BACKGROUND: ABGs are performed in acute conditions as the reference method for assessing the acid-base status of blood. Hyperventilation and breath-holding are common ventilatory changes that occur around the time of sampling, rapidly altering the 'true' status of the blood. This is particularly relevant in emergency medicine patients without permanent arterial catheters, where the pain and anxiety of arterial punctures can cause ventilatory changes. This study aimed to determine whether peripheral venous values could be a more reliable measure of blood gases following acute changes in ventilation.
METHODS: To allow for characterisation of ventilatory changes typical of acutely ill patients, but without the confounding influence of perfusion or metabolic disturbances, 30 patients scheduled for elective surgery were studied in a prospective observational study. Following anaesthesia, and before the start of the surgery, ventilator settings were altered to achieve a + 100% or - 60% change in alveolar ventilation ('hyper-' or 'hypoventilation'), changes consistent with the anticipation of a painful arterial puncture commonly encountered in the emergency room. Blood samples were drawn simultaneously from indwelling arterial and peripheral venous catheters at baseline, and at 15, 30, 45, 60, 90 and 120 s following the ventilatory change. Comparisons between the timed arterial (or venous) samples were done using repeated-measures ANOVA, with post-hoc analysis using Bonferroni's correction.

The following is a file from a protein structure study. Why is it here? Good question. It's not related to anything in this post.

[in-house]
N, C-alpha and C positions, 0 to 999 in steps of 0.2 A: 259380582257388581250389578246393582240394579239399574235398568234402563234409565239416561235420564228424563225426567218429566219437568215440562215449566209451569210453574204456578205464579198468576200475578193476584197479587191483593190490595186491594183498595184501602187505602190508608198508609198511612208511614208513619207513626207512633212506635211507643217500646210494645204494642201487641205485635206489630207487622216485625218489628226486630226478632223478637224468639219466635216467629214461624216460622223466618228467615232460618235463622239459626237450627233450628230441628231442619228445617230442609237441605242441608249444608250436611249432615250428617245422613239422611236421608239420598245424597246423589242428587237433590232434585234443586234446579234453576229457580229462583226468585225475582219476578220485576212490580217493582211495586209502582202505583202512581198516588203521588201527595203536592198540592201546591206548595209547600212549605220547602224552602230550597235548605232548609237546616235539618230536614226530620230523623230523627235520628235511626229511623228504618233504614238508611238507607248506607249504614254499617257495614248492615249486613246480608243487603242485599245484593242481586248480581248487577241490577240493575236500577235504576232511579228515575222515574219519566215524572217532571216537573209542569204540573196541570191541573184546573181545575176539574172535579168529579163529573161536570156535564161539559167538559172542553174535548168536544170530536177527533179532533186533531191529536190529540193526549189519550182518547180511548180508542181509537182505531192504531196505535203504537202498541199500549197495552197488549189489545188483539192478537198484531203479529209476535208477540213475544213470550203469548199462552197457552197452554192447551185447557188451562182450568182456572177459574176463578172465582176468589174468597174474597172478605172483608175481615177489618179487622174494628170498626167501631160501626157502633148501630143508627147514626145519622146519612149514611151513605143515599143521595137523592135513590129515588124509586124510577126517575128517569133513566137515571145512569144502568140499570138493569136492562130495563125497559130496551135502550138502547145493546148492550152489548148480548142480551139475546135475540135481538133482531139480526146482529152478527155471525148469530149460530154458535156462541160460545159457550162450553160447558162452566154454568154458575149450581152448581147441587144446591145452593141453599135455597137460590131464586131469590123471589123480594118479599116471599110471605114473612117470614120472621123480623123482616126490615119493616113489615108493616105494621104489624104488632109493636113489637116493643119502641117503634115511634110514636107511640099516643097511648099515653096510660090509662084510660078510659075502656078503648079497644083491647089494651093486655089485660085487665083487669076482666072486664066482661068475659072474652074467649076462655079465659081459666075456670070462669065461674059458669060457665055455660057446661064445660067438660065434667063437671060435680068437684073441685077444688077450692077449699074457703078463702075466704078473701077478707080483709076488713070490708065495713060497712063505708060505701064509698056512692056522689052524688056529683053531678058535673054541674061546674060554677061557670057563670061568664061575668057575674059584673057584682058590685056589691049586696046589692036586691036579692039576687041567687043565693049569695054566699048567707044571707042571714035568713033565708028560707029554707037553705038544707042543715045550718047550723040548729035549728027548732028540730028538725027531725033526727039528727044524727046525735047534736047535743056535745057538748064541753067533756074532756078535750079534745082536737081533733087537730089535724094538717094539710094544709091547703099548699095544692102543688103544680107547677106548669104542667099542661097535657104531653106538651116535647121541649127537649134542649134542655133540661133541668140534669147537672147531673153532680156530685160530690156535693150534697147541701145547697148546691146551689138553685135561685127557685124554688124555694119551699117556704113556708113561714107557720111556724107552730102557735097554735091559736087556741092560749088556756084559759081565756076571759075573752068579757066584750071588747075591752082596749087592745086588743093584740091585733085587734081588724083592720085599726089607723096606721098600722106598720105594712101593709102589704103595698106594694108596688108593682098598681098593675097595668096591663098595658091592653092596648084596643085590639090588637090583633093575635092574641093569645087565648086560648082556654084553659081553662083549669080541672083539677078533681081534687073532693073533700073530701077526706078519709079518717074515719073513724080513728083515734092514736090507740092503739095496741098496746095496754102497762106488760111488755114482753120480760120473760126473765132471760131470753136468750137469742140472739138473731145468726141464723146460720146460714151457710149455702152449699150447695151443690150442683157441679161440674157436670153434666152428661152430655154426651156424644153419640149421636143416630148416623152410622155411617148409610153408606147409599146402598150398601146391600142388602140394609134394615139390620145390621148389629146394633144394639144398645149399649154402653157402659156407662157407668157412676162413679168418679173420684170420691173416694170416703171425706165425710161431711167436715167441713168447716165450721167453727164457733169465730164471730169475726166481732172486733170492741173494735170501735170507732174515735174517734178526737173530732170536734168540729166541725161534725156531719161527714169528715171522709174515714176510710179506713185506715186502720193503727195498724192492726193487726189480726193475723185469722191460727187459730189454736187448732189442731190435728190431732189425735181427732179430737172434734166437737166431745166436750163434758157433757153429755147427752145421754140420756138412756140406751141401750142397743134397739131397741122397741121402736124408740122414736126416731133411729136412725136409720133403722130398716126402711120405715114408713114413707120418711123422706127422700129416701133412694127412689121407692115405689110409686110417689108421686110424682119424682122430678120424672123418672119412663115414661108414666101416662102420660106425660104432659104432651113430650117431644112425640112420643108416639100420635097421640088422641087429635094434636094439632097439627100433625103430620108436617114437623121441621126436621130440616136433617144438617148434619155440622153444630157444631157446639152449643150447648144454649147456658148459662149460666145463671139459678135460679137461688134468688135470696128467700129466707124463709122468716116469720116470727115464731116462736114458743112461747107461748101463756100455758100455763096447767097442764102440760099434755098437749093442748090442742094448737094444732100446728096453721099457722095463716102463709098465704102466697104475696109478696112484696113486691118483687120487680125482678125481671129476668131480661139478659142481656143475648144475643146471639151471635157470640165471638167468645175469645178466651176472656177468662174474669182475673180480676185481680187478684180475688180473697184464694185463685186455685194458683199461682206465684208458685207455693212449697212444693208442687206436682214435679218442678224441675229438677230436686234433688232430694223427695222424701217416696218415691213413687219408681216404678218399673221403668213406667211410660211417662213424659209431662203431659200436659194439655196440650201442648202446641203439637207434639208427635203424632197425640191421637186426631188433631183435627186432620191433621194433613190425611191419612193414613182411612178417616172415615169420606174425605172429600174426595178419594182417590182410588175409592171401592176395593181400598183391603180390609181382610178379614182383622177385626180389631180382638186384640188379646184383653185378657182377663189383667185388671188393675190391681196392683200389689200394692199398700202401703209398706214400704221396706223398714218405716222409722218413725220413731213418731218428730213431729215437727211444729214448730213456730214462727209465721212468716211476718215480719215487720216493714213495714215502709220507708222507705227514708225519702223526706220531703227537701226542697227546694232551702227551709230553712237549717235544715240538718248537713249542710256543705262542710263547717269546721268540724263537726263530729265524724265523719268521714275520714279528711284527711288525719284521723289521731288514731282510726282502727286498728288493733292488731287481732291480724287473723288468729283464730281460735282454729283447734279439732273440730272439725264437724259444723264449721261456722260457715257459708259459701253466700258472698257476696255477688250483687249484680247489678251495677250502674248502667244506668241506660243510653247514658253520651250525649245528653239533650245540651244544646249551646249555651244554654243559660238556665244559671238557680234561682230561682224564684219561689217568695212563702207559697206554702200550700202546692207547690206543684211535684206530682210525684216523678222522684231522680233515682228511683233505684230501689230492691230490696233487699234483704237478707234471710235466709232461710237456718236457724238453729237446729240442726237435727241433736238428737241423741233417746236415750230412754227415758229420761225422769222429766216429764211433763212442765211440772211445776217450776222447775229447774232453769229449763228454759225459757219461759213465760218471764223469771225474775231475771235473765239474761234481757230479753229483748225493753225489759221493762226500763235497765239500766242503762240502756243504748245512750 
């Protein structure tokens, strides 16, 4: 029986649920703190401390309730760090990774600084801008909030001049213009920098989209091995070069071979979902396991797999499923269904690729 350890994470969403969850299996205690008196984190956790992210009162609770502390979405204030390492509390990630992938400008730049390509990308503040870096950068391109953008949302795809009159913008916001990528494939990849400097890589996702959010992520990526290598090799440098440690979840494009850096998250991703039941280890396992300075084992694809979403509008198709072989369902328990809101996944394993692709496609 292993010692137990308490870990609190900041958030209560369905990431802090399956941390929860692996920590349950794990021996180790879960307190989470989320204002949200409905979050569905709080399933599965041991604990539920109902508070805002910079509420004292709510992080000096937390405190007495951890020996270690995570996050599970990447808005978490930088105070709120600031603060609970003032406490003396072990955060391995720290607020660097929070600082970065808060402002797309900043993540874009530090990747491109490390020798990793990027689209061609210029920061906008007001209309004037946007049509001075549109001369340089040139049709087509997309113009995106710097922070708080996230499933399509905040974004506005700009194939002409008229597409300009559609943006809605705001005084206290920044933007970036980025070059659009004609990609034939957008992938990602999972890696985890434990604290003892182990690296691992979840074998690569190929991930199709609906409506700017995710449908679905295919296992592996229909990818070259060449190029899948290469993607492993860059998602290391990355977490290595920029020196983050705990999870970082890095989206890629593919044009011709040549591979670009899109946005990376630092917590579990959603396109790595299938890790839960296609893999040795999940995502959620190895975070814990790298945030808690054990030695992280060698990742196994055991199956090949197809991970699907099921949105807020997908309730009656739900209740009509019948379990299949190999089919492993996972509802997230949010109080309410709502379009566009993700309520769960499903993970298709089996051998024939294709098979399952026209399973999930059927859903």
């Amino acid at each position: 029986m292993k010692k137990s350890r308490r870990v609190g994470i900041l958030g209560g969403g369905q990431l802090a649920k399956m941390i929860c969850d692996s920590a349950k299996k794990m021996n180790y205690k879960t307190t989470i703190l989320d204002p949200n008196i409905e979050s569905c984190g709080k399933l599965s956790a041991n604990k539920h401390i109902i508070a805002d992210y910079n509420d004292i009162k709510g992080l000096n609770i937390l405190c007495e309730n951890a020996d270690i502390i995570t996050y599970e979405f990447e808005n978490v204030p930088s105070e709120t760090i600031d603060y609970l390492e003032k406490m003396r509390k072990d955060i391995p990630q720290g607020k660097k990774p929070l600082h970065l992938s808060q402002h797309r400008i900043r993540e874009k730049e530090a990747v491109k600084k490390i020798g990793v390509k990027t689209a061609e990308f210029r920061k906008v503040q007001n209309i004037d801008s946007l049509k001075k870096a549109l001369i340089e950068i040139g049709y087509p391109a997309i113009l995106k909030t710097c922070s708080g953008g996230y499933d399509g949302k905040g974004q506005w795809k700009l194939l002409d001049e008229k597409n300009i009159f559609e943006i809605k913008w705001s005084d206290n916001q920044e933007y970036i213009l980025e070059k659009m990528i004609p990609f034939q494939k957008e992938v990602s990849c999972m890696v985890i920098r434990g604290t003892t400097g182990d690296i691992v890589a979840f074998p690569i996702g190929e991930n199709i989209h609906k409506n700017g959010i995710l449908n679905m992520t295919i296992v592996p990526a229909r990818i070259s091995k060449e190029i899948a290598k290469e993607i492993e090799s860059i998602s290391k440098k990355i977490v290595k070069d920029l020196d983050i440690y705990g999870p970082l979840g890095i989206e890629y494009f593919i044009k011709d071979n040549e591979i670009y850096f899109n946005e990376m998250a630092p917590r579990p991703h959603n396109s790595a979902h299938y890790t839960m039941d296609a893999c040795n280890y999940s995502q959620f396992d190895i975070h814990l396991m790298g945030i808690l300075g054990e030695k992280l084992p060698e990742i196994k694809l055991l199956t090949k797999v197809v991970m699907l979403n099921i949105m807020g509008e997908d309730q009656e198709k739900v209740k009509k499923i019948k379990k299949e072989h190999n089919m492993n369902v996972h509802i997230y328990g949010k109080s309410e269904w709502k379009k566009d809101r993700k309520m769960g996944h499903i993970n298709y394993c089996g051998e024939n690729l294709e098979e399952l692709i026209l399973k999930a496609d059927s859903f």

RESULTS: Arterial blood pH and PCO2 changed rapidly within the first 15-30s after both hyper- and hypoventilation, plateauing at around 60s (∆pH = ±0.036 and ∆PCO2 = ±0.64 kPa (4.7 mmHg), respectively), with peripheral venous values remaining relatively constant until 60s, and changing minimally thereafter. Mean arterial changes were significantly different at 30s (P < 0.001) when compared to baseline, in response to both hyper- and hypoventilation.
CONCLUSION: This study has shown that substantial differences in arterial and peripheral venous acid-base status can be due to acute changes in ventilation, commonly seen in the ER over the 30s necessary to sample arterial blood. If changes are transient, peripheral venous blood may provide a more reliable description of acid-base status.
|Scandinavian Journal of Trauma, Resuscitation and Emergency Medicine
|Udgivet - 17 feb. 2021